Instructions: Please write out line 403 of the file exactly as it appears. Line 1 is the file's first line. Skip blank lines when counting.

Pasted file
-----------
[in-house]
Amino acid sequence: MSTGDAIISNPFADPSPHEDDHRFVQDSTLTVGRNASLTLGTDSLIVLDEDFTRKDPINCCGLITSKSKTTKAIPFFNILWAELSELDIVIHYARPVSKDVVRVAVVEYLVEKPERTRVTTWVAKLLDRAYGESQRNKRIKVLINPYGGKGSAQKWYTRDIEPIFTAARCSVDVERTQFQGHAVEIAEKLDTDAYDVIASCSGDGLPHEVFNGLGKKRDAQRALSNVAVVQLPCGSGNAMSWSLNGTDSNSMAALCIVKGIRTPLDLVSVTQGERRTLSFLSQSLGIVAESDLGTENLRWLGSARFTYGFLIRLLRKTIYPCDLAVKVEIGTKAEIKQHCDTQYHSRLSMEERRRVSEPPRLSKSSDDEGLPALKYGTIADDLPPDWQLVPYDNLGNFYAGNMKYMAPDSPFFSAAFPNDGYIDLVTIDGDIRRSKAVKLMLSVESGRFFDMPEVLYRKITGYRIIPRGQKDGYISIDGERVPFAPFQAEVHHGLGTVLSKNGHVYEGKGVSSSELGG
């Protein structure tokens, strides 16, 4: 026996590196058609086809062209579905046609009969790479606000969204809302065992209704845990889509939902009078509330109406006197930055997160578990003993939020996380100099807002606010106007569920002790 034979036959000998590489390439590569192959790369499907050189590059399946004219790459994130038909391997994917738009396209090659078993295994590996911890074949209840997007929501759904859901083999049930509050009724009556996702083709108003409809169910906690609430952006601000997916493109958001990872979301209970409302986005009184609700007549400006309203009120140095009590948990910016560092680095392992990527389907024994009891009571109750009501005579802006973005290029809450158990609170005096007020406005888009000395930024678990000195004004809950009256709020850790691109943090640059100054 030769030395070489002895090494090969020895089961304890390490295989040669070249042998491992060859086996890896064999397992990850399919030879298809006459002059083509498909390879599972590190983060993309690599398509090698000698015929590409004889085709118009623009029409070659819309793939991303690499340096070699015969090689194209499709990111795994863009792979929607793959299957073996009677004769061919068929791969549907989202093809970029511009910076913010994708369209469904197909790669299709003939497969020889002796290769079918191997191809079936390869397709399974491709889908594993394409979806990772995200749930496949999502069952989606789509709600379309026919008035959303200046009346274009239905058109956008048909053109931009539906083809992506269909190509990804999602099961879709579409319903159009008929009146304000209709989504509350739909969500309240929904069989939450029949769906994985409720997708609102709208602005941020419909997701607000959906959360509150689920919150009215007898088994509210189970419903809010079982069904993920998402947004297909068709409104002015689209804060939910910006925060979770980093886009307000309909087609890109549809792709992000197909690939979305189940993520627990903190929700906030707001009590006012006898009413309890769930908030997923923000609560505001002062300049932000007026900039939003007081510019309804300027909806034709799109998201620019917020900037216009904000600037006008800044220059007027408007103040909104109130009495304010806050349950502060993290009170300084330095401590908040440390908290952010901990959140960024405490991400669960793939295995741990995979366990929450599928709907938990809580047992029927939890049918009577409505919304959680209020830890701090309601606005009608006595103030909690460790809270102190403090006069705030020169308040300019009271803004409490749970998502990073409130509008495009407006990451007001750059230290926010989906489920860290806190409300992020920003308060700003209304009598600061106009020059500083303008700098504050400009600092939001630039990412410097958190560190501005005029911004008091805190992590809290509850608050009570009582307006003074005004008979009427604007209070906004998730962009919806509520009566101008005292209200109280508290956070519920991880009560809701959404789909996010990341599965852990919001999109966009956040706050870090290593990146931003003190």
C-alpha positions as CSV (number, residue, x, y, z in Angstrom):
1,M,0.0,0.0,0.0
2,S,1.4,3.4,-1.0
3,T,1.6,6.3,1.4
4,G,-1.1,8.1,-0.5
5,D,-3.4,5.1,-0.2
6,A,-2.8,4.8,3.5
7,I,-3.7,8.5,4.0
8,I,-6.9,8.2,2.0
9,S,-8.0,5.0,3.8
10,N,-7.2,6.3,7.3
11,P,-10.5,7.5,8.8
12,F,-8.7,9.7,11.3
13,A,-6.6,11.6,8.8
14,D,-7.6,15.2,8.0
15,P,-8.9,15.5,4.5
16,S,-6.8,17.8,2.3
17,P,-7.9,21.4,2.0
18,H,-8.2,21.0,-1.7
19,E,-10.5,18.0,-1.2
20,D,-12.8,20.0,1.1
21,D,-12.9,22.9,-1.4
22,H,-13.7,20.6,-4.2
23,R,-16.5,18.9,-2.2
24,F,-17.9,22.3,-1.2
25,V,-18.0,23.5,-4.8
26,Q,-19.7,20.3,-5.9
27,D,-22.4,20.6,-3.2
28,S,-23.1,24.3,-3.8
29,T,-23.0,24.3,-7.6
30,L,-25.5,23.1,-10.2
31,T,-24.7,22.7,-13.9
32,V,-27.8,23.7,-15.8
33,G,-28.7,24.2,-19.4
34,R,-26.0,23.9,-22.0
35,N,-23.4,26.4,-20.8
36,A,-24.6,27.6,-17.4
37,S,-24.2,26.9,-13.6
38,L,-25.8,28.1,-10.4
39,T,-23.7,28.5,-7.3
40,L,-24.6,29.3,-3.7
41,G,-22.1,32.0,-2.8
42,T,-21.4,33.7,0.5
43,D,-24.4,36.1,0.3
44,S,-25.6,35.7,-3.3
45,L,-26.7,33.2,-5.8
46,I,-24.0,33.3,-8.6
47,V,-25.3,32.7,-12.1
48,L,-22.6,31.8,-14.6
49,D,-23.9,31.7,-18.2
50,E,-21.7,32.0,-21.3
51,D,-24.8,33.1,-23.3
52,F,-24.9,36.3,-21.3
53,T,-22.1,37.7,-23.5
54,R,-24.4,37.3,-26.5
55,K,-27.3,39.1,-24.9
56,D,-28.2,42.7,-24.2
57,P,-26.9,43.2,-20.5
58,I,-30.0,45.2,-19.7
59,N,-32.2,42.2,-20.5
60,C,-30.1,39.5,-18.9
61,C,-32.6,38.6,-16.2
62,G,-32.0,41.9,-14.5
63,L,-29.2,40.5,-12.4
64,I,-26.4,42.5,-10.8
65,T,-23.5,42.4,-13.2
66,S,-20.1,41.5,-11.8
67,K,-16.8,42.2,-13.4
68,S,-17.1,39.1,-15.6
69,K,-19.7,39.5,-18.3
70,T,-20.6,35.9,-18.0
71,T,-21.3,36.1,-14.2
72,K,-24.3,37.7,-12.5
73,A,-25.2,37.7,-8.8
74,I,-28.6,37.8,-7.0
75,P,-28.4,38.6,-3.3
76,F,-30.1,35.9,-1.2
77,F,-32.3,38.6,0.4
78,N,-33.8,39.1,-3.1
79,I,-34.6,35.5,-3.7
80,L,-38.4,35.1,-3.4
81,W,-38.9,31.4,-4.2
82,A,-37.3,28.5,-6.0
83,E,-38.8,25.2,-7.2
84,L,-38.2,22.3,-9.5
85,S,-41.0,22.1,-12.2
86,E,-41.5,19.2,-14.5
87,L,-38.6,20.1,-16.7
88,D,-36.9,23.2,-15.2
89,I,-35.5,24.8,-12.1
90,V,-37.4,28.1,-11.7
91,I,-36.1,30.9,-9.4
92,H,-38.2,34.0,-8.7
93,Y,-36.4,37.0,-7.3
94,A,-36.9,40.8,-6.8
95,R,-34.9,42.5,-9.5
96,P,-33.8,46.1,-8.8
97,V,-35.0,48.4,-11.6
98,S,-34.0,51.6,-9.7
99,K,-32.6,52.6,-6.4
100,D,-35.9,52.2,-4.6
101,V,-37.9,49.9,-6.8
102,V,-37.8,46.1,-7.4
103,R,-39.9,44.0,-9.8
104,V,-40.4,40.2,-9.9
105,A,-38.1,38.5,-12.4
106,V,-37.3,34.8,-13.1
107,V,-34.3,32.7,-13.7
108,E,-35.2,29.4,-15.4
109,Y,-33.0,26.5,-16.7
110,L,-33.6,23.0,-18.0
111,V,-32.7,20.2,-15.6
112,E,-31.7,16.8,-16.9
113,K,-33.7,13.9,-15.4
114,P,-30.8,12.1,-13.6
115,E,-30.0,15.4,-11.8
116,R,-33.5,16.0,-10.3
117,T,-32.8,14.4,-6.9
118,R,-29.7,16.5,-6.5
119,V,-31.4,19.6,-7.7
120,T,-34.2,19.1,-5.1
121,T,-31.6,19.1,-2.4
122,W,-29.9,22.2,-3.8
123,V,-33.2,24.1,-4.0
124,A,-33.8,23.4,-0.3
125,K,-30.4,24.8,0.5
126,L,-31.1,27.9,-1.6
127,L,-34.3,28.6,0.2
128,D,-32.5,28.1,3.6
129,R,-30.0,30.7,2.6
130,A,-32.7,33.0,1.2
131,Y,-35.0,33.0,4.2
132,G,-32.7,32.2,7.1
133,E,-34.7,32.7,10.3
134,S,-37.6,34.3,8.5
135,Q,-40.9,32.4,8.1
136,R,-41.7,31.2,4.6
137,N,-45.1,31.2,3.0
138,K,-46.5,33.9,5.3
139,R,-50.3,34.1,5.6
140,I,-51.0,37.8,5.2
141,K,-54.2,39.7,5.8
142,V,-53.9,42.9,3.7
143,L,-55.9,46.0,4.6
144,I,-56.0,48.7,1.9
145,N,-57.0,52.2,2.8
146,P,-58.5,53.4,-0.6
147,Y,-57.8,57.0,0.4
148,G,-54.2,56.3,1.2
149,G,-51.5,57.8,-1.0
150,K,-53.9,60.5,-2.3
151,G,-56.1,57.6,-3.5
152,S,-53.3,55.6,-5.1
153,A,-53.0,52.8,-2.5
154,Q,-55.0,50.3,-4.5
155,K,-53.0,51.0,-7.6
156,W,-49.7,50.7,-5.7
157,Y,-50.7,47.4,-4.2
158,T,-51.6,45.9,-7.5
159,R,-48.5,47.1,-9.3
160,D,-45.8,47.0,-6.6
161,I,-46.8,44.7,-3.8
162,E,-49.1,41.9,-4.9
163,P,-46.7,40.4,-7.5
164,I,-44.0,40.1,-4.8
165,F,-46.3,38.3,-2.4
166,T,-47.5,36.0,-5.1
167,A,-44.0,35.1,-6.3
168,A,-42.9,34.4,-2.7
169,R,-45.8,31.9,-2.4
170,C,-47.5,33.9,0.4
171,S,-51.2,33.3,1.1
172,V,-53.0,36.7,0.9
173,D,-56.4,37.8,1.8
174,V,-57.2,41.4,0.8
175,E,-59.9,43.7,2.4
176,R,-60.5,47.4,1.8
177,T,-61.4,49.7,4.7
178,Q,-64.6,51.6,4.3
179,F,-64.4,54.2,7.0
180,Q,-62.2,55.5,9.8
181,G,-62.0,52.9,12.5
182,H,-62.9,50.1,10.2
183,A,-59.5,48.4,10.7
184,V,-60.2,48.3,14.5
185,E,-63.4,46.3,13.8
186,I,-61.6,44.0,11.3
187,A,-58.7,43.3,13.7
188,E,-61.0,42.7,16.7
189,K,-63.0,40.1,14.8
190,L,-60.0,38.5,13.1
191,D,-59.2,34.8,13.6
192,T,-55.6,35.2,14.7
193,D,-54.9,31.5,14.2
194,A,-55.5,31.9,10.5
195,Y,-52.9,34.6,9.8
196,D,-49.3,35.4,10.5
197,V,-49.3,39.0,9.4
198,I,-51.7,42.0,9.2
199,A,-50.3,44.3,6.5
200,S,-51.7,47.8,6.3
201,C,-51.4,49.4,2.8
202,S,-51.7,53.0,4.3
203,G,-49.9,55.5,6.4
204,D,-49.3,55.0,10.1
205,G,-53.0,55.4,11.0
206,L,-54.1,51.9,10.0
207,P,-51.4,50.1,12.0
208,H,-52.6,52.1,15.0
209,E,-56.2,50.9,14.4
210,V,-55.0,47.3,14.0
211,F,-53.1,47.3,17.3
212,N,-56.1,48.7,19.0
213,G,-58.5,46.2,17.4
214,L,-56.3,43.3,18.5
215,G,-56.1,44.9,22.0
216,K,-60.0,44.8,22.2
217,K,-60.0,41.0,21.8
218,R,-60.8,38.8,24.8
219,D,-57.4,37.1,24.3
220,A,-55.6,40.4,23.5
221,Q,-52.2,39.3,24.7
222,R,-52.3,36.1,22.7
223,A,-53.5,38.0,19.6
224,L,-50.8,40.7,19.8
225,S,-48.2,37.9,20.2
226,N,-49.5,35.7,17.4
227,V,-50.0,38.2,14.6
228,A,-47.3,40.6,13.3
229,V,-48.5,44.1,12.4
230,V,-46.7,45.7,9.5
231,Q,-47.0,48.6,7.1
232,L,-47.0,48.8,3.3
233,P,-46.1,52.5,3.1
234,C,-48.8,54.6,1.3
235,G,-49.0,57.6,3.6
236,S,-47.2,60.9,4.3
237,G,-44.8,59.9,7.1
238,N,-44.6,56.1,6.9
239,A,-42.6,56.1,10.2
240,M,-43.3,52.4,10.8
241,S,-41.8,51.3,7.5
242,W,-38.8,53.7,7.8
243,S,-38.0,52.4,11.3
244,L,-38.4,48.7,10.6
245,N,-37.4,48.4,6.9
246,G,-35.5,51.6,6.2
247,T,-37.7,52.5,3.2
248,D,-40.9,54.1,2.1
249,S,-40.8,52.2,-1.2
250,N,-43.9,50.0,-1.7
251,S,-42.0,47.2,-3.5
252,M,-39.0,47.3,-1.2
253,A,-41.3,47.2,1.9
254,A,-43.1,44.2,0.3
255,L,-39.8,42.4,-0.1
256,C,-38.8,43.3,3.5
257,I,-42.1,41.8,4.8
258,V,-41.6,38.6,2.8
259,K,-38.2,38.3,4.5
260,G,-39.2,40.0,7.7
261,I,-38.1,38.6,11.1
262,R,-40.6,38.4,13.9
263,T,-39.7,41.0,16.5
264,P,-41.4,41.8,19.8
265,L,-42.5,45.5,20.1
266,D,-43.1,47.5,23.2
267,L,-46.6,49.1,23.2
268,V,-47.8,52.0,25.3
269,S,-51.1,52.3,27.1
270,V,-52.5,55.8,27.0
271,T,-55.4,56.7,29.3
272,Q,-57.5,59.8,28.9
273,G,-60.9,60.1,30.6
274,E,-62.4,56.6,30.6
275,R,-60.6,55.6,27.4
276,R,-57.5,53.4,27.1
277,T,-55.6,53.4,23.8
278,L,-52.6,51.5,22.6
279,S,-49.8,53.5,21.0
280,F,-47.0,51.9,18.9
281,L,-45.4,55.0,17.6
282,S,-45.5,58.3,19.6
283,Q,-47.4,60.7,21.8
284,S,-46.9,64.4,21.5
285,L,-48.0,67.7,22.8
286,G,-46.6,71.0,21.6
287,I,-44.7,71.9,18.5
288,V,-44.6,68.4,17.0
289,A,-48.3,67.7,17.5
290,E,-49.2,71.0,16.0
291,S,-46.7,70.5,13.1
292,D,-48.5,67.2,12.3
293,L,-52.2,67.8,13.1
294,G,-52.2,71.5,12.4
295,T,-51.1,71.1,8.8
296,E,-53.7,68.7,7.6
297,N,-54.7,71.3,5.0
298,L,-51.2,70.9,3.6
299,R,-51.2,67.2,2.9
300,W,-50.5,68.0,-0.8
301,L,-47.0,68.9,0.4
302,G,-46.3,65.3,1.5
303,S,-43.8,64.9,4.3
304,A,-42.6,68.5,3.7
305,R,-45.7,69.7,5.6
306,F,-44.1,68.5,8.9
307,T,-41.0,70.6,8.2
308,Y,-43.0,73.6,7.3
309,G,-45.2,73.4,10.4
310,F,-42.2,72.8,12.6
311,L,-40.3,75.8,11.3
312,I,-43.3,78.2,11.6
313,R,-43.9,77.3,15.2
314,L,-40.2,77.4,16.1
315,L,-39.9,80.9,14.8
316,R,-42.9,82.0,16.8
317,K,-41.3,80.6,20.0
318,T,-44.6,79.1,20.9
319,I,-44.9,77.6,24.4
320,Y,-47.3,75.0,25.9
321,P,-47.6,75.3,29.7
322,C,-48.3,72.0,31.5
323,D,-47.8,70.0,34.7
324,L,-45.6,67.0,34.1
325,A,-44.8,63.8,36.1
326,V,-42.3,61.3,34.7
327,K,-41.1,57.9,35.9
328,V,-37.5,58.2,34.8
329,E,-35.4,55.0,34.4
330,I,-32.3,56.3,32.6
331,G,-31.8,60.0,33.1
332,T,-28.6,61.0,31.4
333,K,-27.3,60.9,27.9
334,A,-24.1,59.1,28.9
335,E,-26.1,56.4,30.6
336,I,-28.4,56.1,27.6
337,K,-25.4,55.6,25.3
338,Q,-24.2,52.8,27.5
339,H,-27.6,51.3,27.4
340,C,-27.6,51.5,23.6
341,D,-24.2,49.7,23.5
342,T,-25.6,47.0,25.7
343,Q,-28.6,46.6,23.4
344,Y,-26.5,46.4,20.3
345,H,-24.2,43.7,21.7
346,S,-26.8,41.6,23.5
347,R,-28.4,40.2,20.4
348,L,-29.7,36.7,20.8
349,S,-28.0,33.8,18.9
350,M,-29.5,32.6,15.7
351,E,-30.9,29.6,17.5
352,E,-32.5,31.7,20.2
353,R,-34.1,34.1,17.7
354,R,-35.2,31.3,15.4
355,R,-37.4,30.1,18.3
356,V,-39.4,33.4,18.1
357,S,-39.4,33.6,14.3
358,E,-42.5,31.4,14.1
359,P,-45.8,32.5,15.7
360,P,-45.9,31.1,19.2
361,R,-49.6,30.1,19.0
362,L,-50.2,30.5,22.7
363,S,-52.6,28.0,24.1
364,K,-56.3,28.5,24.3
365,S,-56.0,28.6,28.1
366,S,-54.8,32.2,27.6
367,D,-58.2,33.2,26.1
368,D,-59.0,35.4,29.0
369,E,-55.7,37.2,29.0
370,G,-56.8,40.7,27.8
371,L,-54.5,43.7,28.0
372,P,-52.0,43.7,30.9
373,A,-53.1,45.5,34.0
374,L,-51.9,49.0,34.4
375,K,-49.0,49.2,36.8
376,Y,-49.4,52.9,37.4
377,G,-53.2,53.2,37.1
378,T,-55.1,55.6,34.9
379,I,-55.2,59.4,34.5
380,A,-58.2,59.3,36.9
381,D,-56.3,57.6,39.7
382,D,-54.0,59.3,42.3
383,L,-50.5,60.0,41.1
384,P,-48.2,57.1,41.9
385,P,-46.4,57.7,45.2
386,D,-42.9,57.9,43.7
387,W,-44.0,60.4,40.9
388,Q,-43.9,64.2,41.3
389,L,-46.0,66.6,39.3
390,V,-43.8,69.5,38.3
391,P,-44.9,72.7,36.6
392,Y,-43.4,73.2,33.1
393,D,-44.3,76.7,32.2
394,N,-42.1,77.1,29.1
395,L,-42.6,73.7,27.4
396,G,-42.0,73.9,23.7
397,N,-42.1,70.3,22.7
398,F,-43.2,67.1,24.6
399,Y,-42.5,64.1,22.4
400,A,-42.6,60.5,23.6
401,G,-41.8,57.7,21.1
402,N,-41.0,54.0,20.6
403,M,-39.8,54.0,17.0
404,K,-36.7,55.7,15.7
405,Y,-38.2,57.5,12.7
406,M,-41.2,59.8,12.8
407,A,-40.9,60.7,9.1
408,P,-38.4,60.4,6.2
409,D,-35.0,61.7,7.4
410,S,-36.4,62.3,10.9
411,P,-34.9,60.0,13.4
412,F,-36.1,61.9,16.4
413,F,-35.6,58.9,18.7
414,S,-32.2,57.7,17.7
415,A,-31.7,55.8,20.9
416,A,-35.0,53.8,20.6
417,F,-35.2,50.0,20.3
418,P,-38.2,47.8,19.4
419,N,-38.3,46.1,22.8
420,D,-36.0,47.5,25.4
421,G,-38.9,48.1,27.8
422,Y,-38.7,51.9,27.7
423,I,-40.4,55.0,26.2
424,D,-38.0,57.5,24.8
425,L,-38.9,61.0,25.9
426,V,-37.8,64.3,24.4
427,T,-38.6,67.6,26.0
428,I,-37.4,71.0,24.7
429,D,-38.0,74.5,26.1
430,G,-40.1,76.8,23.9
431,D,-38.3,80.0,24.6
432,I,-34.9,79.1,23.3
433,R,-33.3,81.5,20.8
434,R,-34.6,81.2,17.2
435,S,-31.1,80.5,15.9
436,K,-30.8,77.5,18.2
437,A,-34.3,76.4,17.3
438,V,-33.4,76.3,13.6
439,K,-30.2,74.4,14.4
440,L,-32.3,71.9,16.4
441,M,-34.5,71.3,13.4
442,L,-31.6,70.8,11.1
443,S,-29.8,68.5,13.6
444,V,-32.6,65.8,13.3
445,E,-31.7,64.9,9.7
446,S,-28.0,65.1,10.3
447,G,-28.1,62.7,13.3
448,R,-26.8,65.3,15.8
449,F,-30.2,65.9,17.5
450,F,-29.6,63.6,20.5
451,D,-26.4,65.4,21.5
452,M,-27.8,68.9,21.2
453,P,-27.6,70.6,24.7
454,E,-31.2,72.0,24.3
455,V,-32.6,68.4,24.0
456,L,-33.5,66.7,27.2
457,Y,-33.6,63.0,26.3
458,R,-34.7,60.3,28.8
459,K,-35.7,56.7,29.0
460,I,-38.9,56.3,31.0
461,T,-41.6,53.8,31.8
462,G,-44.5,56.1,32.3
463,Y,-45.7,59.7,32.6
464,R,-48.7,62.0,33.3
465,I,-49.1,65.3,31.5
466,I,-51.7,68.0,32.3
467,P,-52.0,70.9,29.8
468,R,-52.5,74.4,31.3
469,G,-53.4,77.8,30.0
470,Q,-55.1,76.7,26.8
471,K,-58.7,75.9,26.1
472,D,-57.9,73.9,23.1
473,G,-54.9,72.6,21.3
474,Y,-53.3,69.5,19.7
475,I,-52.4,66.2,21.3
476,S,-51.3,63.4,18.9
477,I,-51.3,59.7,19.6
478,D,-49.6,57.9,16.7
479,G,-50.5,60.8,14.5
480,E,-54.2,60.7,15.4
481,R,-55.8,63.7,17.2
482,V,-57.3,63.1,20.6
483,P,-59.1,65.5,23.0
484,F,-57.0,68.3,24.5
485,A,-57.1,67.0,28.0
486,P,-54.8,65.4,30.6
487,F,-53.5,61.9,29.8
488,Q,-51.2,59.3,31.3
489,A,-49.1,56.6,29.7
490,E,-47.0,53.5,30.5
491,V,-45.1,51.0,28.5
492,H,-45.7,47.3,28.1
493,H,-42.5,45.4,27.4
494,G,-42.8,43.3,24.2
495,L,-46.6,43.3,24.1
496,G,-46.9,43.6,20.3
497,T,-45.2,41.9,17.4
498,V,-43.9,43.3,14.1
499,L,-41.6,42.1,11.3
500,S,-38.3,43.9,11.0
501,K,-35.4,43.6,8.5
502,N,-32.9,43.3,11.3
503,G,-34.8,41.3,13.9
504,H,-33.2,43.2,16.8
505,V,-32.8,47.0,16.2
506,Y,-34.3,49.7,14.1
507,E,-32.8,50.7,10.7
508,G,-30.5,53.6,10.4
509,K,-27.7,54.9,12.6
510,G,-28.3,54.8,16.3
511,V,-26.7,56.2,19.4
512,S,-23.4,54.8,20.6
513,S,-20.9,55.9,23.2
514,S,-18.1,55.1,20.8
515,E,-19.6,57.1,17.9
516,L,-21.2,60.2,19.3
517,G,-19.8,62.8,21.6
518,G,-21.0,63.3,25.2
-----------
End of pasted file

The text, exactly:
399,Y,-42.5,64.1,22.4